Today as I read the outstanding start of what will be a series of stories, columns and editorials in the Times-News examining the $150 million school bond issue, I was struck by a sentence in an Opinion page column by Rich Jackson, the executive editor and someone I’ve come to know a little over the past 11 months since he arrived in Burlington. Rich was writing about the series — which will keep reporter Jessica Williams busy for the next few months. He also noted a public forum the Times-News is sponsoring at 7 p.m. on Thursday at the Kernodle Senior Center, the need for the public to stay informed about this critical vote and one sentence about the condition of Alamance County’s schools.
The last one struck me. When I was in Rich’s job from 2007-2016 I wrote a few times that Cummings High School was the most recently constructed high school in the county. It opened in 1970. Rich offered something in his column I had not. Sunday he wrote:
The newest high school is Cummings High School, and it’s 48 years old. I’m 52 years old and I certainly don’t feel new.
That made me stop and think a bit. I’m 58, which makes me 10 years older than Alamance County’s most recently constructed high school. At age 58 I look pretty run down, sag in all the wrong places and have to go in for maintenance much more often than I used to. My plumbing doesn’t work all that great anymore and no amount of renovation can make it a whole lot better. My memory is shot, the infrastructure is in decline and my batteries are starting to go. Not one thing can be done to make me even 20 years old again. Yeah, I’m old and I feel it every single day.
I realize no straight line can be drawn in this comparison. Structures aren’t living, breathing organisms. But the point is that time erodes absolutely everything. It doesn’t pick and choose. The process is relentless and we all should be aware of it. Fighting time is embarking on an unwinnable battle — and in many cases the victims are those trapped in a vicious cycle not of their making. The county has dozens of aging schools far older than Cummings that are in need of major renovation, repair or replacement. County leaders have kicked this can down the road for too many decades to count. The time to act is at hand. These buildings aren’t getting younger or better and today’s students are paying the price for it. The community will pay that price later — and arguably is already.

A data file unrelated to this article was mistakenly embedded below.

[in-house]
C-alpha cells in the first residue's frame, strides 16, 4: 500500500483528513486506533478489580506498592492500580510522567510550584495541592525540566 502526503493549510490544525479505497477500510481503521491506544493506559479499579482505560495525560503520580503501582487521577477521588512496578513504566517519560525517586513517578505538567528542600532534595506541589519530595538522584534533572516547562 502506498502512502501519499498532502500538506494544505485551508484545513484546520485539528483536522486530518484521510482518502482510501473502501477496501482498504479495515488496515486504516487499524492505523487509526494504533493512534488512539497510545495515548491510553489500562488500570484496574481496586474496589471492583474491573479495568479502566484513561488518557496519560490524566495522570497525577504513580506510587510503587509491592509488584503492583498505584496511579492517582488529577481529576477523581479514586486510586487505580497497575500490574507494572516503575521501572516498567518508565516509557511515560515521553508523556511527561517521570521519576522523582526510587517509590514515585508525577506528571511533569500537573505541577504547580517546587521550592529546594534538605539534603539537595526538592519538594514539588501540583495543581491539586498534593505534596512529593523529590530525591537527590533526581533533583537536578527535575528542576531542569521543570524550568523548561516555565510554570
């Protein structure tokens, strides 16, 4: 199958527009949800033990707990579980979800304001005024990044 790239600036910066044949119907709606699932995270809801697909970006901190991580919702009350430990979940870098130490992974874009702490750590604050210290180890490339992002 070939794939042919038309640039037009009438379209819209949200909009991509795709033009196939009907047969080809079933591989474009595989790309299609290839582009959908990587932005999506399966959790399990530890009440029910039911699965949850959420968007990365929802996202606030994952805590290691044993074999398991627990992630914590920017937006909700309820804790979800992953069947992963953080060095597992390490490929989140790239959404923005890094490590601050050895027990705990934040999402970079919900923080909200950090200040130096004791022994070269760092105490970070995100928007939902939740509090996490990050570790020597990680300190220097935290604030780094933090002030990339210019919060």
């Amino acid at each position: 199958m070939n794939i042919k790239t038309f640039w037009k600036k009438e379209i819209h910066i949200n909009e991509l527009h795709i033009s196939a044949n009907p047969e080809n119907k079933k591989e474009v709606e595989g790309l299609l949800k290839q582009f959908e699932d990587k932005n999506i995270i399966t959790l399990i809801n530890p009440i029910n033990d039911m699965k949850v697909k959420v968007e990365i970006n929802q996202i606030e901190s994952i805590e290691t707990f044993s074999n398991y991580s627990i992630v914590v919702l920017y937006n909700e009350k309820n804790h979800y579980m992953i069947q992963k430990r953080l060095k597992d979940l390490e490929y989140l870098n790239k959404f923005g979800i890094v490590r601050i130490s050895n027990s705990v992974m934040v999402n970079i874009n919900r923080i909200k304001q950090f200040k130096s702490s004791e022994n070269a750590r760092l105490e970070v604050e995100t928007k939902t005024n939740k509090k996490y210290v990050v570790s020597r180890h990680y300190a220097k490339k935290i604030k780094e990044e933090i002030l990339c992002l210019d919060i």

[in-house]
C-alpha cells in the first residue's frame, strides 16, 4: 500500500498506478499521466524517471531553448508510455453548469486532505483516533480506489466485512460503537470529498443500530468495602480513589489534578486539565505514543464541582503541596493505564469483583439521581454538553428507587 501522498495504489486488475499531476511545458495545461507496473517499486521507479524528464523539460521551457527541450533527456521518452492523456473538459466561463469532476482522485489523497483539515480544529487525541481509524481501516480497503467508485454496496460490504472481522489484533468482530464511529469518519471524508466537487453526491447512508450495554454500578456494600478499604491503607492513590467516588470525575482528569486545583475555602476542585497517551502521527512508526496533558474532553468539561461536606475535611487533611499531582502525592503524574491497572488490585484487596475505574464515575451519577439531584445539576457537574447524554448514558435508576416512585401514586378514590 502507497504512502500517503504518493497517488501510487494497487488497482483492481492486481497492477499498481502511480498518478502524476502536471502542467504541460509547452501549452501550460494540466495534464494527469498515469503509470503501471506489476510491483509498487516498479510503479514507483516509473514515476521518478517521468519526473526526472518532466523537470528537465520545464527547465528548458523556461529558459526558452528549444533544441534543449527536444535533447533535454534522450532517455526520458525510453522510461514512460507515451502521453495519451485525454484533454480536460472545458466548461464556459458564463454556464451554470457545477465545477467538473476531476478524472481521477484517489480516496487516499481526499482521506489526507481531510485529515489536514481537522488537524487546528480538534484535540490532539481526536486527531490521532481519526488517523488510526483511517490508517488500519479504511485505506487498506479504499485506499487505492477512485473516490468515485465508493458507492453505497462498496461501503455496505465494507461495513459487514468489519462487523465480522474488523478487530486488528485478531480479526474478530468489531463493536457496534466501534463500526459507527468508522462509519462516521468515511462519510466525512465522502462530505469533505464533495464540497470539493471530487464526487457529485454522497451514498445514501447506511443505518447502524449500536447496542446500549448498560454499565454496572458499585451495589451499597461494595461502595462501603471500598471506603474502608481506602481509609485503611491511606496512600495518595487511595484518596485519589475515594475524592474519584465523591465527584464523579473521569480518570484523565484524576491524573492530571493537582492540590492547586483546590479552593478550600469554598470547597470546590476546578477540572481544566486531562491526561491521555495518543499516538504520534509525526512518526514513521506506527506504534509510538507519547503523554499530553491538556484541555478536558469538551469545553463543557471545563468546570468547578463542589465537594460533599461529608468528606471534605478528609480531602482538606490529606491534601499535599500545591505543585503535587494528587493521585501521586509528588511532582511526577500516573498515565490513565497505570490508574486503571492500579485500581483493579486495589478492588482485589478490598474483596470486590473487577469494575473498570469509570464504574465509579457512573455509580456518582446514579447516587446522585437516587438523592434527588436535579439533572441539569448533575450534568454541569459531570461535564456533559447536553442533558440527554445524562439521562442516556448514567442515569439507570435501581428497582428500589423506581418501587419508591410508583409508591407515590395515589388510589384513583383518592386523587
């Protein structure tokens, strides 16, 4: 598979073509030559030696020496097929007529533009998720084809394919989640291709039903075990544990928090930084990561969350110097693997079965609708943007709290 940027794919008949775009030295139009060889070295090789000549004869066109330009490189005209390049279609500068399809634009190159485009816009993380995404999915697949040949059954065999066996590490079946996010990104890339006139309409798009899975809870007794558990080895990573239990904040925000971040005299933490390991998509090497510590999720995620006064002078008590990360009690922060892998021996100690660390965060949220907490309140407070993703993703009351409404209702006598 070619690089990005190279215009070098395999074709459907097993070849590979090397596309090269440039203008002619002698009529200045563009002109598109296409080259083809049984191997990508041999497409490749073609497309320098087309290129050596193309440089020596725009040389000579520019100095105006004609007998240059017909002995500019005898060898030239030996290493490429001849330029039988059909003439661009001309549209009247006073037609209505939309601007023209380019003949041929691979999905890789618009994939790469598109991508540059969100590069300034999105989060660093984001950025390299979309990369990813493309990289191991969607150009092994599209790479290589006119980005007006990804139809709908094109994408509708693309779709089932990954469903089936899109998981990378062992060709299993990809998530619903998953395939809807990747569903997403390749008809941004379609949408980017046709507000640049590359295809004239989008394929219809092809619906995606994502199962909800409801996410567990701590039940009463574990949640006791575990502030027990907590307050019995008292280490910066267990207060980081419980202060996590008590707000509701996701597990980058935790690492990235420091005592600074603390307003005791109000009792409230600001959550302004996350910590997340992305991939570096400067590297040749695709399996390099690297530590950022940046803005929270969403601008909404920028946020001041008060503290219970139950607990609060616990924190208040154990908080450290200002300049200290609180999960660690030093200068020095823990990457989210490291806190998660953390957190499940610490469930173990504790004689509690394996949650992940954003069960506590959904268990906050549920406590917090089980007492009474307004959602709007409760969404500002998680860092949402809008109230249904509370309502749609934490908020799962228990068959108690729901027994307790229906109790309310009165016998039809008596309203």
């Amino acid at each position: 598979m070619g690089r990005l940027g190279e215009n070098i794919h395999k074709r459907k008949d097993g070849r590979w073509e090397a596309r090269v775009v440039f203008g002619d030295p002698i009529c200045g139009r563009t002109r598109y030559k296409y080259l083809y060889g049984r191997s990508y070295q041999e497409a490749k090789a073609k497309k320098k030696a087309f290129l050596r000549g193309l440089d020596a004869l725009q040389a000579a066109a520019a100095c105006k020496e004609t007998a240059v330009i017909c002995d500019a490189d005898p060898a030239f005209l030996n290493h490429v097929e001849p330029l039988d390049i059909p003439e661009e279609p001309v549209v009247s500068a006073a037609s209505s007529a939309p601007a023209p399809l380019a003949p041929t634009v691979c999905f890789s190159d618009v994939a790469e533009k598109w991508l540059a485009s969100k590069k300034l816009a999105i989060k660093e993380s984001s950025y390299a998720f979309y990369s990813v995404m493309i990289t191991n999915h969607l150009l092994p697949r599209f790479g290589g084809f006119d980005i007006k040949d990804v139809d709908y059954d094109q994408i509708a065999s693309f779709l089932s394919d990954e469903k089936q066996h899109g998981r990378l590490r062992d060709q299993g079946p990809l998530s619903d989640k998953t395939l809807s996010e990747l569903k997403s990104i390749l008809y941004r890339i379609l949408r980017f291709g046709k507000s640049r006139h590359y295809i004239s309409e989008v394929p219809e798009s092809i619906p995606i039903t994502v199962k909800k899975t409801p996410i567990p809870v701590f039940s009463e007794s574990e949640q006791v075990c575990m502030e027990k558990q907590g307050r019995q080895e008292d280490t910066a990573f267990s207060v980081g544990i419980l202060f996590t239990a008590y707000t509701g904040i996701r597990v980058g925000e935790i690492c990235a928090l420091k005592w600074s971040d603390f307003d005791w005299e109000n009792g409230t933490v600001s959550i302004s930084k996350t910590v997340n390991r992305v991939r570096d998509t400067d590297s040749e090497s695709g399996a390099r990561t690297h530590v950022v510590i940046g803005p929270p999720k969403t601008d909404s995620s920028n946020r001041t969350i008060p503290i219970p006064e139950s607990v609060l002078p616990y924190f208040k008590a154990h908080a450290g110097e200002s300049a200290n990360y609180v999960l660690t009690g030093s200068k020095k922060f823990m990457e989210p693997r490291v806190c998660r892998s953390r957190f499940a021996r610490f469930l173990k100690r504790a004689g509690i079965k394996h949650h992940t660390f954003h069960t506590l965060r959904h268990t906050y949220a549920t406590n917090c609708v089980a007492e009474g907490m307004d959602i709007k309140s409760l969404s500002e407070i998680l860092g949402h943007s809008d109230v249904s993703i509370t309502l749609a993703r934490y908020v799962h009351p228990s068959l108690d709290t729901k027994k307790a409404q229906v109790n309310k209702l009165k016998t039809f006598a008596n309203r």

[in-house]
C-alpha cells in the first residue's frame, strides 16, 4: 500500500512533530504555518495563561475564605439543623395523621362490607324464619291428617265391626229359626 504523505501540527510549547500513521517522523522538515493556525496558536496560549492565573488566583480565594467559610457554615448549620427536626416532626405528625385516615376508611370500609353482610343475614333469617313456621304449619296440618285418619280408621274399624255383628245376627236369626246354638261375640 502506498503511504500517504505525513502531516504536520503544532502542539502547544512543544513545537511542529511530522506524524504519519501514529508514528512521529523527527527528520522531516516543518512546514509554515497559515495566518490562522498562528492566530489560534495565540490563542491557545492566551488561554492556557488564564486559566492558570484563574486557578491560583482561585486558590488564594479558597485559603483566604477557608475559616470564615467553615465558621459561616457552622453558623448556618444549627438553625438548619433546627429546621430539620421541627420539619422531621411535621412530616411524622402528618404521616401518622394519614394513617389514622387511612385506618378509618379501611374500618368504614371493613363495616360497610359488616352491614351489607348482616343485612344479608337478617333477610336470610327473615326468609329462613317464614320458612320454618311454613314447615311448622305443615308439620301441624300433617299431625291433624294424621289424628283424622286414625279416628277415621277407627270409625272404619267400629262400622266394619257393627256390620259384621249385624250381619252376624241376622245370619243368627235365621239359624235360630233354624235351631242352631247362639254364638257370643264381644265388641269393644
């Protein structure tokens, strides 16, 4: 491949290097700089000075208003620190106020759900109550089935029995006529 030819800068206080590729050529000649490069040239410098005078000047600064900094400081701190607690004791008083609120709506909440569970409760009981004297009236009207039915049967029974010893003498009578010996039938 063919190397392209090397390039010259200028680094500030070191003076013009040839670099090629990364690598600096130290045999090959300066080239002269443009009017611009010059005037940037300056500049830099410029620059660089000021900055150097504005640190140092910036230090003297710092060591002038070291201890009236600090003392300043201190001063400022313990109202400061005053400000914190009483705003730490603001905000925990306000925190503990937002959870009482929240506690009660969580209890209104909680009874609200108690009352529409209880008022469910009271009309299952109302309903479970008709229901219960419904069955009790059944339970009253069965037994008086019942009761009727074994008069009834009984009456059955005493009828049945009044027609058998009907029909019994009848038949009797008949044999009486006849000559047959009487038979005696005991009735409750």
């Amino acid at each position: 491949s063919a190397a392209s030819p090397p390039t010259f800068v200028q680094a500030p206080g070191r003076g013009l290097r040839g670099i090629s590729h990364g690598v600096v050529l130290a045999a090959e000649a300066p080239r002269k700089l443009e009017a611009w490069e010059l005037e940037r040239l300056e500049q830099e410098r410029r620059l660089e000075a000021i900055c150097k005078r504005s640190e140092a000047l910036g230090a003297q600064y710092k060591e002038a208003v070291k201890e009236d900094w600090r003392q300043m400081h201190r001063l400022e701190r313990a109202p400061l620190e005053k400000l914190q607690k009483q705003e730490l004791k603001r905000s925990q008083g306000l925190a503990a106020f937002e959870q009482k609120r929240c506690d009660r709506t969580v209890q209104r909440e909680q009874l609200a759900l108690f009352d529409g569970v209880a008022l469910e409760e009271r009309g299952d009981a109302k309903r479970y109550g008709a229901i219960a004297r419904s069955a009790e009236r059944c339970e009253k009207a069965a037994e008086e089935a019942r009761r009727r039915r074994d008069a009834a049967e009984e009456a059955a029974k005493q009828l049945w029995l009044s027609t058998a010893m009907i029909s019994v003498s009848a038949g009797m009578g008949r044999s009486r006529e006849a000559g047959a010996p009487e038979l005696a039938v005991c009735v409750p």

I’m glad the Times-News is taking a leadership role today and in the coming months on this issue. Rich believes and I agree that this is a critical year for Alamance County education and by extension the community’s prosperity for years to come. People need to take a hard look at education needs, the bond and elections of responsible and forward-thinking leaders on the county Board of Commissioners.
Take a look at the first story in the education series by Jessica Williams. It’s an eye-opening look at student success and poverty rates in individual schools. Read ABSS: School grades show poverty, no proficiency.
And in case you missed it, also read a column about education in Alamance County written by recently retired Elon University president and now president emeritus Leo Lambert.
Here’s a screenshot of the graphic that accompanies Jessica’s story online and in the print edition of the Times-News. The story also includes a video. I salute Jessica on her outstanding work and look forward to reading the rest of the series. And a salute, too, to the Times-News for scheduling a Town Hall meeting at 7 p.m. Thursday March 8 at the Kernodle Senior Center. People with an interest not only in education but in the future of all of Alamance County should try to be there.